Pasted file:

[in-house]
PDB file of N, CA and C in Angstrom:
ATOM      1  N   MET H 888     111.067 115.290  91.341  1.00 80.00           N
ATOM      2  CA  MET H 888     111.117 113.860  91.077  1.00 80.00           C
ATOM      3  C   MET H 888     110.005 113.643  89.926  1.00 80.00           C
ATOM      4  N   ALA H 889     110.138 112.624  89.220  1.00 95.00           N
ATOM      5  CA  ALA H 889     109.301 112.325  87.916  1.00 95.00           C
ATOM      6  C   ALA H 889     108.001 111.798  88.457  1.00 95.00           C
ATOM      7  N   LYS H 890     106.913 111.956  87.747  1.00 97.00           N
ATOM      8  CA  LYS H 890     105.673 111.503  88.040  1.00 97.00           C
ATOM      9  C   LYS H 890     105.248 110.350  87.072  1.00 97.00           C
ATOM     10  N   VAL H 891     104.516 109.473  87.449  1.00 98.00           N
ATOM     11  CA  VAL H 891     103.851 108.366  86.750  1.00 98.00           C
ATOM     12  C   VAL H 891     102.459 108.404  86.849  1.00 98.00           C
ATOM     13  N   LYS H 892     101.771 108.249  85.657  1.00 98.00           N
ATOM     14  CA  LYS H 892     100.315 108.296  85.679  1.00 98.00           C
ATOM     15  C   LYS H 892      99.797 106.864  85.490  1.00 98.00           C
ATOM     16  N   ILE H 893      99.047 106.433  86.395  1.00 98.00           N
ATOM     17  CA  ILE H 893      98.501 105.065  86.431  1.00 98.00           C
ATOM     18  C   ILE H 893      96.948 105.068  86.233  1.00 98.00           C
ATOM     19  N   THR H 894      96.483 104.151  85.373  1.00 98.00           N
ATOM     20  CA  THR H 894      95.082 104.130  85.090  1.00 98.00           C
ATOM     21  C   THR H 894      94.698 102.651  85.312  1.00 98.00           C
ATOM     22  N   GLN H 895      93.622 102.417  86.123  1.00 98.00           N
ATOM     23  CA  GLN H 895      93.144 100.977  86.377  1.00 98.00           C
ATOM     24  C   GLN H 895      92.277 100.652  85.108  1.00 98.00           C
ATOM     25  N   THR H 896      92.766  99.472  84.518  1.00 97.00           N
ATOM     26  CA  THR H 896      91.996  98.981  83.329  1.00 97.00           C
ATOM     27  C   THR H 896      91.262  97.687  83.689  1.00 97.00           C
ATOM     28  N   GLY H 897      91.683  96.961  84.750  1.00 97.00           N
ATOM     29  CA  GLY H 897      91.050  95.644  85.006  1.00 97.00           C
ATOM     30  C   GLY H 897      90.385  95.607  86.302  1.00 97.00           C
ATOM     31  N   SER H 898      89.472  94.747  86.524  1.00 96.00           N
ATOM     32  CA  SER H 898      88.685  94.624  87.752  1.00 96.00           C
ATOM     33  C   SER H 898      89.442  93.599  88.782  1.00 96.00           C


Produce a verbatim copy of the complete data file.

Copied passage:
[in-house]
PDB file of N, CA and C in Angstrom:
ATOM      1  N   MET H 888     111.067 115.290  91.341  1.00 80.00           N
ATOM      2  CA  MET H 888     111.117 113.860  91.077  1.00 80.00           C
ATOM      3  C   MET H 888     110.005 113.643  89.926  1.00 80.00           C
ATOM      4  N   ALA H 889     110.138 112.624  89.220  1.00 95.00           N
ATOM      5  CA  ALA H 889     109.301 112.325  87.916  1.00 95.00           C
ATOM      6  C   ALA H 889     108.001 111.798  88.457  1.00 95.00           C
ATOM      7  N   LYS H 890     106.913 111.956  87.747  1.00 97.00           N
ATOM      8  CA  LYS H 890     105.673 111.503  88.040  1.00 97.00           C
ATOM      9  C   LYS H 890     105.248 110.350  87.072  1.00 97.00           C
ATOM     10  N   VAL H 891     104.516 109.473  87.449  1.00 98.00           N
ATOM     11  CA  VAL H 891     103.851 108.366  86.750  1.00 98.00           C
ATOM     12  C   VAL H 891     102.459 108.404  86.849  1.00 98.00           C
ATOM     13  N   LYS H 892     101.771 108.249  85.657  1.00 98.00           N
ATOM     14  CA  LYS H 892     100.315 108.296  85.679  1.00 98.00           C
ATOM     15  C   LYS H 892      99.797 106.864  85.490  1.00 98.00           C
ATOM     16  N   ILE H 893      99.047 106.433  86.395  1.00 98.00           N
ATOM     17  CA  ILE H 893      98.501 105.065  86.431  1.00 98.00           C
ATOM     18  C   ILE H 893      96.948 105.068  86.233  1.00 98.00           C
ATOM     19  N   THR H 894      96.483 104.151  85.373  1.00 98.00           N
ATOM     20  CA  THR H 894      95.082 104.130  85.090  1.00 98.00           C
ATOM     21  C   THR H 894      94.698 102.651  85.312  1.00 98.00           C
ATOM     22  N   GLN H 895      93.622 102.417  86.123  1.00 98.00           N
ATOM     23  CA  GLN H 895      93.144 100.977  86.377  1.00 98.00           C
ATOM     24  C   GLN H 895      92.277 100.652  85.108  1.00 98.00           C
ATOM     25  N   THR H 896      92.766  99.472  84.518  1.00 97.00           N
ATOM     26  CA  THR H 896      91.996  98.981  83.329  1.00 97.00           C
ATOM     27  C   THR H 896      91.262  97.687  83.689  1.00 97.00           C
ATOM     28  N   GLY H 897      91.683  96.961  84.750  1.00 97.00           N
ATOM     29  CA  GLY H 897      91.050  95.644  85.006  1.00 97.00           C
ATOM     30  C   GLY H 897      90.385  95.607  86.302  1.00 97.00           C
ATOM     31  N   SER H 898      89.472  94.747  86.524  1.00 96.00           N
ATOM     32  CA  SER H 898      88.685  94.624  87.752  1.00 96.00           C
ATOM     33  C   SER H 898      89.442  93.599  88.782  1.00 96.00           C